Home arrow PHP arrow Page 2 - Building A PHP-Based Mail Client (part 1)

Requiring Immediate Attention - PHP

Ever wondered how Web-based mail clients work, or what happens toyour email after you hit the "Send" button? This three-part case studydelves into the wild and wacky world of Web-based email applications, usingPHP's built-in POP3 functions to build an email client suitable forrerieving POP3 email via a Web browser. In this introductory segment -connecting to a POP3 server, logging in and out, retrieving message headersfor display, and deleting messages off the server.

TABLE OF CONTENTS:
  1. Building A PHP-Based Mail Client (part 1)
  2. Requiring Immediate Attention
  3. Start Me Up
  4. Fully Function-al
  5. Opening Up
  6. Calling The Exterminator
  7. Back To Square One
By: icarus, (c) Melonfire
Rating: starstarstarstarstar / 55
January 02, 2002

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Before we get into the nitty-gritty of syntax and structure, it's important to first put down the requirements of the software to be designed. This is a sometimes-tedious but always-necessary precedent to actual implementation of any software project, as it simultaneously offers a "big picture" view of the entire project and also provides a reference for the actual code development.

Typically, the software requirements are obtained after an analysis of the problems faced by the customer - an intensive, frequently-frustrating process involving large amounts of caffeine. In this specific case, though, I was able to arrive at the requirements after a fairly short conversation with the customer, during which the following problems became clear:

1. Members of the customer's sales team were frequently on the road chasing down leads. During this period, they had no way of accessing their internal corporate mail. The customer was looking for a tool that would allow employees to get to their mail even if they weren't physically at the workplace.

2. A number of the customer's employees were part-time or freelance workers, who came to the office only occasionally. Rather than assign these part-timers a dedicated computer each, the customer wanted to assign them a single "guest" machine, which could be used by them whenever they came in to work. A Web-based mail solution would be useful here too, as it would allow different users to use a single machine to read their mail.

The customer's evaluation of his problems has led him to conclude that he needed a simple Web-based mail client, along the lines of Hotmail (http://www.hotmail.com) or Mail.com (http://www.mail.com). Consequently, the brief was simple enough: a mail client which supported the standard feature set of Windows mail clients like Eudora and Microsoft Outlook, yet was accessible via a Web browser.

After a little research, I came up with the following list of software requirements (which was eventually approved by the customer):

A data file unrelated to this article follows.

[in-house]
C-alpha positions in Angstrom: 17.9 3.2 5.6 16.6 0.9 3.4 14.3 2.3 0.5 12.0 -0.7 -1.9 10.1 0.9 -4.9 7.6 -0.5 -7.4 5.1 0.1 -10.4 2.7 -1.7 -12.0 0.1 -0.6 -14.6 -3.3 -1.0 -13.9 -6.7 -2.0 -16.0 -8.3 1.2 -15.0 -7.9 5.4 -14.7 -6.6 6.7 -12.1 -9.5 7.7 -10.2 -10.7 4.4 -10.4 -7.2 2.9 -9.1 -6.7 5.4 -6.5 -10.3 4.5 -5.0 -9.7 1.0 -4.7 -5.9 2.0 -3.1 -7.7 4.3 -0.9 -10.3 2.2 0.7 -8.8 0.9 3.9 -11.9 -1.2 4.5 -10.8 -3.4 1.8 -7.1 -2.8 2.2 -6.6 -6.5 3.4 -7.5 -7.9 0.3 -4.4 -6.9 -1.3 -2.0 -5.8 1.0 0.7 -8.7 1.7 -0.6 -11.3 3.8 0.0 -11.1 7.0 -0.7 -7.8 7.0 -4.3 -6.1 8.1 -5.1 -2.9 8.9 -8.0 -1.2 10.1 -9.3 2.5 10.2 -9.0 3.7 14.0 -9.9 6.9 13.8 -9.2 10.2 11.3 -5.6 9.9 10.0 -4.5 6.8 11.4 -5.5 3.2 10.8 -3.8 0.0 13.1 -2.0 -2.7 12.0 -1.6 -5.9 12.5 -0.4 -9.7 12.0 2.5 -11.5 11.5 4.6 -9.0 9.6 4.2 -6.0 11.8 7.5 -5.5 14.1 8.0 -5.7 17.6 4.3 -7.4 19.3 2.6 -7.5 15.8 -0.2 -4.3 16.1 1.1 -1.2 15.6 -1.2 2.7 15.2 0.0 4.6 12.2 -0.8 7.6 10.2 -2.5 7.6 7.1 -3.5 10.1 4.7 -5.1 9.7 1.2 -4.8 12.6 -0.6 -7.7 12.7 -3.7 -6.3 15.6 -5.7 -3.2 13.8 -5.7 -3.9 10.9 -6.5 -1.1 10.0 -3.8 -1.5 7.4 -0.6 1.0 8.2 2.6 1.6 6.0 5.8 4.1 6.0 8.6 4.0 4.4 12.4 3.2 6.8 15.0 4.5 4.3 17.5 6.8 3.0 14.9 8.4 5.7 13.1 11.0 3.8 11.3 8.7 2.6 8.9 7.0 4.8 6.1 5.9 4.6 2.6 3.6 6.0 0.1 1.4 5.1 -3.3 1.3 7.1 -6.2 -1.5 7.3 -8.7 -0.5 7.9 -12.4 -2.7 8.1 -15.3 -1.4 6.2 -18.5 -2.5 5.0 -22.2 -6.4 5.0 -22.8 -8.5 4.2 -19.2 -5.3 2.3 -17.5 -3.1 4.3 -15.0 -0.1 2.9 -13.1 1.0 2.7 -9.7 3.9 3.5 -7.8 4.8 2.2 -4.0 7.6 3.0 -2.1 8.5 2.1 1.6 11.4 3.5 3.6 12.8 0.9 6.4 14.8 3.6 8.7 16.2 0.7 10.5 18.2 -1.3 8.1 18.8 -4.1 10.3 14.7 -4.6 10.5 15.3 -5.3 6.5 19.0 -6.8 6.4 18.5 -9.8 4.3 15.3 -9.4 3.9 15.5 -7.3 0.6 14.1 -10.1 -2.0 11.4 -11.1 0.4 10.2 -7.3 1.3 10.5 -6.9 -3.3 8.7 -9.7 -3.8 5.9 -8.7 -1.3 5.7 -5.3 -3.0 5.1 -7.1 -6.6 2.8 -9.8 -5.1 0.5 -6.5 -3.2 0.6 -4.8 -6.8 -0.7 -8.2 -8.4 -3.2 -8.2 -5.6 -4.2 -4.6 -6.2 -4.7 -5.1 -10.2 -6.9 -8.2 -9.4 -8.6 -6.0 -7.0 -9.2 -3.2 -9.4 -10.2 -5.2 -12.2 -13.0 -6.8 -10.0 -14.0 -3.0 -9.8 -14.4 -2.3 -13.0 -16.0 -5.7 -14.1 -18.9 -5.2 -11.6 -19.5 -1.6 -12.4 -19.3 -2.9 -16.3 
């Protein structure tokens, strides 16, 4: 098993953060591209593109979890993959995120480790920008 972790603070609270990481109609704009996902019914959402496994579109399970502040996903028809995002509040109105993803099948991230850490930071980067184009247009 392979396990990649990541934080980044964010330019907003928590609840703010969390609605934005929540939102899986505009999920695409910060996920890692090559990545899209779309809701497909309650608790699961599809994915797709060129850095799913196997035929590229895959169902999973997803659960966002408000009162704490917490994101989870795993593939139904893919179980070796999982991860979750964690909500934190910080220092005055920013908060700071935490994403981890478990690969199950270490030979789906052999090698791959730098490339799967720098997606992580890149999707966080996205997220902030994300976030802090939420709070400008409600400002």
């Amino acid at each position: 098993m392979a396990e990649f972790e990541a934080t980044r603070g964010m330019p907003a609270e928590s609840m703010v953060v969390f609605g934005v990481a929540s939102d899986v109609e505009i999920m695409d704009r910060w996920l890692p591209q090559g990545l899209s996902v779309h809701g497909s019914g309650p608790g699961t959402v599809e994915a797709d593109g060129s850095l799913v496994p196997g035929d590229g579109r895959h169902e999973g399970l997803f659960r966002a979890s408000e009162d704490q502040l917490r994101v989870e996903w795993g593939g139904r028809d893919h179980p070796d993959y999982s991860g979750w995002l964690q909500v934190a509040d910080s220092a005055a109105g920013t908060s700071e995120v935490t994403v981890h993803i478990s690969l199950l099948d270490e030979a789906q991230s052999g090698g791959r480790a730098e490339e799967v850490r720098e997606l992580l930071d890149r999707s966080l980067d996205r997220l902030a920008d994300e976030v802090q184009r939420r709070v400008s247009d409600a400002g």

1. The application must be capable of connecting to any POP3-compatible mail server (IMAP support was not a requirement) and retrieving a list of messages for a user-specified mailbox on that server. This message list must display important message headers - the sender, subject and size - together with (optionally) an attachment icon.

2. The application must be capable of displaying the contents of any message from the message list.

3. The application must allow the user to create and send a new email message (to multiple recipients simultaneously, if required)

4. The application must allow the user to reply to any message.

5. The application must allow the user to forward any message, with the option to include all, some or none of the message's original attachments.

6. The application must allow the user to delete any message from the server.

7. The application must support mail attachments, and allow the user to download these to his local workstation, or upload them for attachment to a new message.

This is a fairly standard feature set, and you'll find that almost every mail client allows you to perform these actions. Note that the list above is somewhat abridged - the actual requirements document was a bit more detailed, and included some additional items that will not be discussed here - but it still has enough material to give you a fairly good idea of what I'll be covering in this case study.

Putting down software requirements is a good starting point for any project, both from the implementation point of view and for other, related activities. Once the requirements are written down and approved by the customer, the developer can begin thinking about how to design and code the application, the interface designer can begin work on the application's user interface, and the QA team can begin building test cases to verify the final release of the code.

 
 
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